Sunday Gazette-Mail from Charleston, West Virginia on July 4, 1976 · Page 18
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July 4, 1976

Sunday Gazette-Mail from Charleston, West Virginia · Page 18

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Charleston, West Virginia
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Sunday, July 4, 1976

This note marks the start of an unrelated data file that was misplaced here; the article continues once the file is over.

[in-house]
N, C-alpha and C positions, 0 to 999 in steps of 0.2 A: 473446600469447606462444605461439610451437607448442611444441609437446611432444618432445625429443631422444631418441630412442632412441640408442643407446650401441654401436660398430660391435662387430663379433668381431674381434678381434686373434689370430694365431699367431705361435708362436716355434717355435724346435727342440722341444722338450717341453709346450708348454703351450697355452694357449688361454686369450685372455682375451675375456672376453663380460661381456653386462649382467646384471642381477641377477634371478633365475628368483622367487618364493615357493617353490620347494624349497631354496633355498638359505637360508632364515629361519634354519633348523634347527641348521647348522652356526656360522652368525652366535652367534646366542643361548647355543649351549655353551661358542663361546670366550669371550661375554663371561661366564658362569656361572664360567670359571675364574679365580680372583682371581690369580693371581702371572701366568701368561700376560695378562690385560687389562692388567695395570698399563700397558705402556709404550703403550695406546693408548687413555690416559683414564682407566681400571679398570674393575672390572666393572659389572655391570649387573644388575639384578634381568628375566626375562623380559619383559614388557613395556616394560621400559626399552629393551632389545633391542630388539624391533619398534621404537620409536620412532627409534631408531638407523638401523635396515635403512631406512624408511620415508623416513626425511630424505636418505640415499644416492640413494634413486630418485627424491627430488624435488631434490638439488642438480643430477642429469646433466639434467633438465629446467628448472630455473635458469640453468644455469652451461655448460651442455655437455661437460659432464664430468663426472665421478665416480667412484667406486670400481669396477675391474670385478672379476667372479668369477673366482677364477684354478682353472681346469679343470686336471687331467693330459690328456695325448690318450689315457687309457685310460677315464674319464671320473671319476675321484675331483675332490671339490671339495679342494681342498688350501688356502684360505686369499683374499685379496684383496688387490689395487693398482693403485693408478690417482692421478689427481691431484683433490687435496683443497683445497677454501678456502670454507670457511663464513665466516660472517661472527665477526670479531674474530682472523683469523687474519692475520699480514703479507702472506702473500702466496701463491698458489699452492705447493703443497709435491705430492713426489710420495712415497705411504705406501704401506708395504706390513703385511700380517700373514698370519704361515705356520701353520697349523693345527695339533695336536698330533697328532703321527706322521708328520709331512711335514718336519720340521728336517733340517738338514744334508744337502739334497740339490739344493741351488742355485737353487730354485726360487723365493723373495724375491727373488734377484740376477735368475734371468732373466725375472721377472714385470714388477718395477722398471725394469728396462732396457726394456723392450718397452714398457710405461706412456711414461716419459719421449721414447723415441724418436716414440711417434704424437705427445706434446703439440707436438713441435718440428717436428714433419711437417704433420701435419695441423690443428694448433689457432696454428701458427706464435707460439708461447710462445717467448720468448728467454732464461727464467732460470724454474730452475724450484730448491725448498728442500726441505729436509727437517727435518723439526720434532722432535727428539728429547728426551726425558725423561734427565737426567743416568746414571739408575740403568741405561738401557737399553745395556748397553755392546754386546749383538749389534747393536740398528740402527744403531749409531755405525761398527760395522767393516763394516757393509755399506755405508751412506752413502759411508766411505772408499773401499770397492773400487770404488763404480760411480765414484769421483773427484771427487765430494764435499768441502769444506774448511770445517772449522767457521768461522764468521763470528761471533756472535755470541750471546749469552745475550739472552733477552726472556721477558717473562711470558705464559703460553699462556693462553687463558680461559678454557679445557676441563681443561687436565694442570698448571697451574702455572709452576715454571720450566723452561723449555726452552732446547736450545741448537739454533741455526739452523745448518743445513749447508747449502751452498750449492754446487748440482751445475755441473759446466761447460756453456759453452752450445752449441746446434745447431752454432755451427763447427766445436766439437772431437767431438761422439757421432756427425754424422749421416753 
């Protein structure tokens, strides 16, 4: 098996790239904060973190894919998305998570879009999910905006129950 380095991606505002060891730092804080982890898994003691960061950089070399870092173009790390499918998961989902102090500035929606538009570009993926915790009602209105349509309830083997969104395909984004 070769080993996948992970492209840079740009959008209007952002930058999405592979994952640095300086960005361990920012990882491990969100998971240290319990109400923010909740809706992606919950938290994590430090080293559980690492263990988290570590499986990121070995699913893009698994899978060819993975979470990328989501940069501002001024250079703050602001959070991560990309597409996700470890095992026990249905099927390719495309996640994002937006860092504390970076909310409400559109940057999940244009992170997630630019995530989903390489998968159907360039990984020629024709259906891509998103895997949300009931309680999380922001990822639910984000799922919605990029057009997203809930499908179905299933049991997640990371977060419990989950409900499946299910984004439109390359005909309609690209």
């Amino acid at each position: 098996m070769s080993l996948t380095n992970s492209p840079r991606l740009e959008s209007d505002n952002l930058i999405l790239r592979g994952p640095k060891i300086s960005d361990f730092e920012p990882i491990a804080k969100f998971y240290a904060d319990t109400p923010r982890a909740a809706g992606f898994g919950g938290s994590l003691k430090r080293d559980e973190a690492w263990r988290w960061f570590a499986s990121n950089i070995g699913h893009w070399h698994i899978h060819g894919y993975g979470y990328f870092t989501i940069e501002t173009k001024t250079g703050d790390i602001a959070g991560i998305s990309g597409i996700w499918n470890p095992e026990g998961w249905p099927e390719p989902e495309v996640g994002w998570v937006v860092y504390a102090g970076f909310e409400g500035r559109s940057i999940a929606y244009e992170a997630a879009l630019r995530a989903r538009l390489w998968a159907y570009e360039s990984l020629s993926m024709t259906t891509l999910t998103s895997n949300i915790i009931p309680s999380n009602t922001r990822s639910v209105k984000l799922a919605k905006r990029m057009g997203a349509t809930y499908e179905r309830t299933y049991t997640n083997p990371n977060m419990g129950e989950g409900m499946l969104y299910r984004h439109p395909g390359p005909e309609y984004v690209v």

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Sunday Gazette-Mail. Sunday, July 4, 1976 A HKIHIW MESSAGE. , a Citizen Speaks to Congress. am nn American citizen. ! nm one citron, with one view, one voice and one vote-and with no delusions as to my own importance. And yet. amidst the clamor of a bicentennial celebration, against a noise level of already deafening proportions. I presume to raise mv voice. To speak up. and speak out. to the Congress oi'the United States, and to my .fellow citizens. It is mv privilege to speak. To exercise the first and greatest ot the rights that we celebrate tojav. But. much more compellingly. 1 conceive it as my duty to speak. To express a deep and urgent concern. 1 do not props ise ti' a niunem or to pav tribute to the "lories and achievements of the past tu-o hundred years except to sav that I am proud of ourcountry and our significant achievement*. My concern is with the next one hundred years. 1 know where our country has been. 1 wonder where it is going. [ know what we celebrate today. 1 wonder what we will celebrate on the 4th of Itilv. -07('. Or on iinv of the anniversaries vet to come. 1 wonder what we will have that will warrant celebration. What rights we \\ill still e.:erci-c. what litanies we will still enjoy, \\liat blessings we \\ill acknowledge, what achieurx'nts we will hail, what accomplishments we will point to. What kind ot America we will km w. with what ineaHire of joy in the knowing. I wonder it self-reliance will still Iv a virtue or will our future generations be caught in the weh of government dependence am) crad!e-to-the_-grave security. Will our co-.mtrv he financiallv and morally bankrupt or will our financial strength and moral -oundnes- !v an inspiration for the world's |vople longing for sound guidance and leader-hip with character and integrity Or. \V. Philip Gramm. Professor of t'conomics at Texas AckM in an address to the Knight-1 if the Million Poil.ir Round lahle Foundation. San Francisco. June 16. N75. said as loilow-s- "h i d ,1,'iviit ,"imiiln.\ thai t i e /UHV I'M t/ie American./'ee cmcr/iri.vsv.Nti'm (Ac '"".v Mica'.vsfn/.svsiem in /H'SIOVY. U c i k v i i i ' i i K iciMi-iiil'i-'-t/iiii. (ii the l'"''i"/ uiir initiini. 1 V /vrivi:i Hi niir iiti:ei: In- uin definition iiviv poor, ^'i t/u's MXi'in lut- eli tilled n nun ilii- M U M /iimnlnliijnicultimil .UK/ i)ul'iiiriii/ luirioii cm eiirtli. Sosiiivessful is our .\\stcin. M I lu'i;li ilk .!s/'iiiitioii (if (l;i- AmiTiam |eo|'k-. iluii HV in tin's d mmi} (/I'/iiie ( i i u v i r v i i t (in income ierel tlwt is /uglier [/MI [lie (lu'iiini- iiii'diiic 1 Icfi'l d| till 1 Sin-iel Union and SOO IVIVCIK ii/Kife iii-enige ifurld income. V-i (Ill's svsrem. u-liicli IU.N giroi us so iiiin'/i in lYriiis of gdnils iiiul ill terms of /veriioin. i inuL-iMlwcfc (it (ill lei-els of gmvnmicm imil is i'l'in.i; ivi'Uvd In-a svsli'iii I/uil liistoriciillv Iws neivv uovkcdimd dii.M.N imrkim.'clleciiivK-iKiulieiv in the u "rid dn/il\. 1 wonder because, a* we enter upon the third American century, we seem to lie groping our wav. confused and uncertain, along paths that appear to me increasingly forbidding and unpromising. My concerns are many. The energy problem, and our fumbling and counter-productive attempts to deal with it. The uncontrolled power ot unions, and the abuse of that power. The encroachment of government upon our personal and business lives. The conflict Ivtween social goak and individual freedoms. A foreign policy that I do noi understand, and that I suspect it-- executor.- do not clearly understand. Rut what concern- me mo-t. because it affects everything else, is an attitude. An altitude that K-gins with condoning moral degeneration and fiscal irresponsibility and from there pervades all policie- and ail action-. Ot all the dubious paths we are pur-uing. the Primro-e P.ith---vinhol ot lolly and teckle-sness - is the most perilous. 15iV vears ago. a troubled statesman said: "Thi- city of ours will never he destroyed bv the planning of Zen-, or .iccording to the wish ot the immortal gods. But the citizens themselves in their wiidness. are hem on destruction. And money is the cause. S. ilon wa.- righf Athen- accomplished her own destruction. And in the long record if hi-n in-, ihe rule ha- prevailed. Except for tin se few cases where a strong and healthy nation has been overwhelmed by armed aggression, every collapse-ot a regime, of a rule, of a political -vstem of anv kind-has been preceded and brought oii by moral and financial bankrupicv. Even- failed society has accomplished its own destruction. And in most cases, morality and money-moral degeneracy and money, wa-ted. -quandered and become worthless-have been the prime causes. Tlie rule -till hold-. Surveying the scene from Britain lo Western Europe, to Africa. tu South America, to Asia, every tottering or sulxlued democracy is threatened or ha- It-en defeated bv moral and economic decay and financial chaos, ii i- in thi- M-nse ihm 1 -av thai, except lor the p.--ib!e stupidity ot blundering into nuclear war. this nation -lands in more danger from within than from without. The most direct road lo destruction lies along the Primrose- Path. The alluring path that invite- the indulgence of every desire and every demand, without care, without regard, without responsibility, wiihoui concern tor costs or consequences. We are most immediaiely threaiened. in sum. hv our own excesses--by our own endless demand-, encouraged and alvned by our own appiinied leader*. The threat is thai the excess of demand will destroy the American system. First the economic system, and ihen, inevitably, the political system. And in the process destroy what we have a mv to know and cherish as ihe American way of life. Tile Ciiv of New York i- a vivid example of what fiscal irresponsibility and a devotion 101 he Primrose Path and contemporary liberalism can do to ruin a city. As one writer put it. "This wild excess of goodwill is bankrupt ns a guide to public policy.' . New York Gl\ has now reached the [Mini where it is entirely incapable of self- government. Oh men f Congress can you not see thai your policies are taking us down the same ilepli ir.ihle road' l : or sixteen of the past seventeen years you have operated our federal hudgei with huge deficits. This display of operational incompetence and fiscal irresponsibility is inexcusable. The jusiificanon for a generation of deficits, leading to a colossal national debt, is not to he found in theory, but in hope. Tile vague, lunching, but insubstantial hope ihat -omehow, -omeday, "Something will lurn up. If this hope is questioned, a simpler theory takes over. Which says, bluntly, what goes up must come down. Sooner, on our own heads-which would be bad. Or later, on our children's heads - which would be worse. The questions are growing. The idea that "it can't happen here" has received a serious setback. What has happened to New York City can happen to Washington, D.C Uncle Sam may be taller than Abe Bcame, but he is just as vulnerable. It has occurred to many. It does not appear to have occurred to Gmgress. · Let me be clear. There are those who distrust and dislike the American economic system, and who would deliberately demolish it. But they are few. The greater danger comes from those who believe in the system, but with more faith than understanding. From those who believe, or take it for granted, that the system has an infinite capacity. That it is capable of providing, without limit and without end, whatever is demanded of i i -- i f the demand is pressed with enough insistence. That it can withstand any strain, absorb any stress, endure any abuse, and keep on functioning, efficiently and uncomplainingly, world without end, amen. So that it can fairly be said, we are not only in more danger from within than from without, we are also in more danger from our friends than from our enemies. Over the past thirty-five years a gradual but dramatic change has occurred in the structure of our economy. The vast increases in the growth of services (personal,education, medical, legal, etc. I and the enormous growth in government I federal, state and local I have put a heavy strain on the productive base of our economy. In a large measure the increased load on the productive base is directly attributable to the enormous growth in government at all levels. And this growth is in turn the result of a change in thought and attitude in our concept of the role ot government, and in our expectations. The Primrose Path, where there is no tomorrow, stands as the symbolic road lo instant gratification of all desires and all expectations. It also stands as the avenue of escape for those responsible for satisfying or denying expectations, who seek to avoid their responsibility. If this message is addressed to Capitol Hill, it is because it is there, in its latter guise, that the Primrose Path mi's! conspicuously runs-a broad aisle, straight through the halls of C nigress. A wide and welcoming thoroughfare, accommodating all men and all panics. And well used. For year afier year thronged by a genial majority in annual procession, scattering largesse by the wayside and dancing its way to yet another multibillion-dollar deficii. Asking myself why. I conclude that you who are elected representatives are in fact representative. You as a politician are human, even as a citizen. I am human. But that, as it has been observed, some people are more human than others. And as many politicians seem lo be human beings with common desires to lx- loved coupled with an uncommon, total, inability to say no. \\1iich leads to predictable consequences. Perpetual pregnancy, on the one hand, perennial deficits on the other. Which suggests that the old-fashioned remedy for the one human weakness may pi\v vide an answer for the other. To state it plainly, and not at all facetiously, there is nothing that Gingress so sorely needs as the legal equivalent of a chastity bell. A pay-as-we-go requirement that would compel us to live within our means, except in case of an extreme national emergency. Pay as you go is a vital, but immediate first step. In the Preamble to the Ginstitution the architects of the American government stated as one ot their objectives, "to promote the general wellare. In an attempt to provide for. protect, safeguard, preserve, shelter, nurse, nourish, nurture, help, succor, maintain, minister to, cradle, cherish, comfort, and care tor each and every citizen in each and every aspect and ivcasion of his personal and public life, you have gone far beyond what reasonable citizens can be expected to sustain. We have reached the point where half of the national budget and one-fifth of our Gross National Product is devoted to the single purpose of welfare. Criticism of the "welfare mess' has usually centered on the notorious waste and scandalous abuses engendered by a profusion of pixirly designed, and loosely administered, federal programs. Criticism (f the extension of the welfare concept, from the provision of benefits to the provision of "protection" against all of the conceivable, and many of the inconceivable, hazards of life, has usually centered on the issue of intrusion. I wonder what might happen if the government showed as much care in giving as it does in taking. If. that is. the welfare agencies excerdsed half the vigilance in dispensing money that the I.R.S. shows in extracting money. If. to say it plainly, non- workers and noncontiibutors were subject to the same discipline and control as workers and contributors. I wonder what might happen if we had or could obtain an honest accounting of the need for, and Ix-netits of. our burgeoning protections against the costs of protection. The direct costs and the indirect costs, in terms of prices and inflation. As an American citizen, I feel an urgent sense of responsibility lor other-citizens who are incapably lame, ill. tix aged or uxi infirm to work. But. today there are far tu many people riding in the wagon who are capable of pulling it! There are other basic issues I feel compelled to consider and to speak up about. The energy crisis (to no small extent created by our government I has produced more congressional rhetoric, more political discussions, more improbable solutions and more confusion to the American public than any issue since civil rights. What has been your approach to the solution? A loud cry of "energy independence has been your objective. To accomplish this goal, however, your approach has been to restrict use rather than to expand supply. Oh ye of little faith, don't you kiiow that the creative talents available in ourcountry can help to solve this problem.' Business, industry and research can expand our energy supply and ba.se if given a axiperalive and understanding government whose mission is to help-but not control, 10 advise and consent-hut not to manage. My concern today, too. considers America's unions and the vast unbridled power they possess. This union power is a threat to the freedom of America and the orderly unhamperednperationof a free Gingress. I am well aware that the union movement has made a significant contribution to the growth of America, the improvement of working conditions, and the balancing of lalxir-management relationships. Union negotiations have helped to earn a standard of living for laboring people and white collar workers they would not have otherwise. Unions, combined with a free enterprise system, and business -Kith small and large- have created a vast middle class of Americans who tend to make up the backbone of our country. Just as government had to place restrictive laws on business through the Sherman and Robinson-Pat man Acts, it is now time to curb the power of union leadership · and return the control of unions to. ihe union members. The average member in today's unions no longer has a voice. He is the forgotten man in the union movement. Today's union leaders hold the power to bring our country to its knees at any given time. They have the power to shut down any industry and all industry, disrupt any transportation and all transportation, bankrupt any major company or many major companies, close any schools or schixJ systems, and remove police protection from most major cities. Even many of you. the elected representatives of all the people. are caught in this web of power.and are afraid to act without sanction ot union leadership. . . . No group should have such power in this free America. It seems to me to he a paradox of government, thai lack ot control on one hand and excess of control oh another, brings a mixture that is difficult to understand for an ordinary and wayfaring citizen. The growth of federal government control and regulation ot Education. Business and Health Gire has greatly increased .costs in the operating structure of our economy. On the other hand, lack of control ol unions, a failure to act on judicial decisions -such as forced busing of children, causes an unbalancing ot power and a disrupting factor in our national life and gradually hut surely restricts our cherished freedoms. The freedom to work at a job of one's own chixising has been a gre i; freedom of choice for an American. The principle ot choosing a neighborhu \\ with a gixxl school has also been one ot America s great freedoms of choice. Now. however, our citizens no longer have these choices. Only with union sanction may the citizen work in many places. Only with judicial sanction may our children attend the neighborhu xl schools. Your plea of innocence may Ix 1 that your legislation ordered neither ot these -but you cannot deny your inaction has permitted it! AS 1 view our world uxlay. my concern includes our'torcign attairs. As an American citizen, it is my firm conviction that everyone in the world has a right lo Ix- tree, to live together in a society with a minimum amount ol government intervention, and to have the opportunity to be what one is capable of being. As Americans we cannot "will" the above tor the rest ol the world. We can -and must-- understand that being tree and recognizing freedom in other societies is a moral consideration ol our lifetime-- or any lifetime. Our recent philosophy as expressed through our foreign policy, has consistently scorned moral considerations. In many areas we of the western world seem to live- on the principle that moral considerations have nothing to do with politics. In today's world Americans seem to forget the moral considerations that were applicable in World War II. Tcxlay we are quite ready to recognize very quickly any power over any territory regardless of its moral character. Tyrants, bandits and puppets have come to power in various countries ot the world and we have given them speedy recognition. As an American citizen I do not believe that the great principles ot freedom end at the borders of the United States. Freedom is a moral Consideration and we must be for it. We must value it, sacrifice for it. and be ready to defend it with our lives if that should be necessary. Being ready to defend freedom and litany makes it mandatory that we have not only the will to defend, but the powvr to defend. Around us we see a world of increasing and flourishing totalitarianism. Unless we are strong, we will not he able to withstand this unprecendenied force ot lust tor power among the totalitarians. If we do not stay strong we can Ix 1 intimidated, and being intimidated could cause loss of our willpower and eventually our spiritual strength. In time there will only Ix- one result -an eventual los- of the freedoms we cherish. As an American citizen I believe in peace and believe we should exhaust all possible measures to live in harmony with other governments. But. when the vote is cast to chtxise freedom or totalitarianism in other countries, our vote must always be freedom -and we must stay strong enough to defend that position. In conclusion, may I as an American citizen commend the many of you who have lalxired long and hard to preserve our liberties and to build a Ix-tter America. 1 challenge, however, those of you who have taken the easy Primrose Path. You have tried to curry favor with your constituents for your own self-gain. You have worked harder to be rcelectecl than you have worked to do your job. It is not too late to change, however-- to review-- to take a new luk~ a new direction. Anierica needs statesmen! We so urgently need elected officials dedicated morally and spiritually who will look to the future. We need men ot character and integrity who will to the best of their ability, take our country on the course that will preserve our freedoms and rededicate us to the most meaningful objective Americans can have-- to secure the blessings ot liberty to ourselves and to our posterity. My concerns go beyond these few issues. But. there must be a stan. This is the start- · ing place. Let us, for our common gixxi and mutual salvation, get started. This is one citizen's way -my way -of saying, "Happy Birthday. America! Happy Birthday today, and Happy Birthday on July 4. 2076. John A. Williamson Citizen PRESENTED AS A PUBLIC SERVICE BY Royal Olds »,*.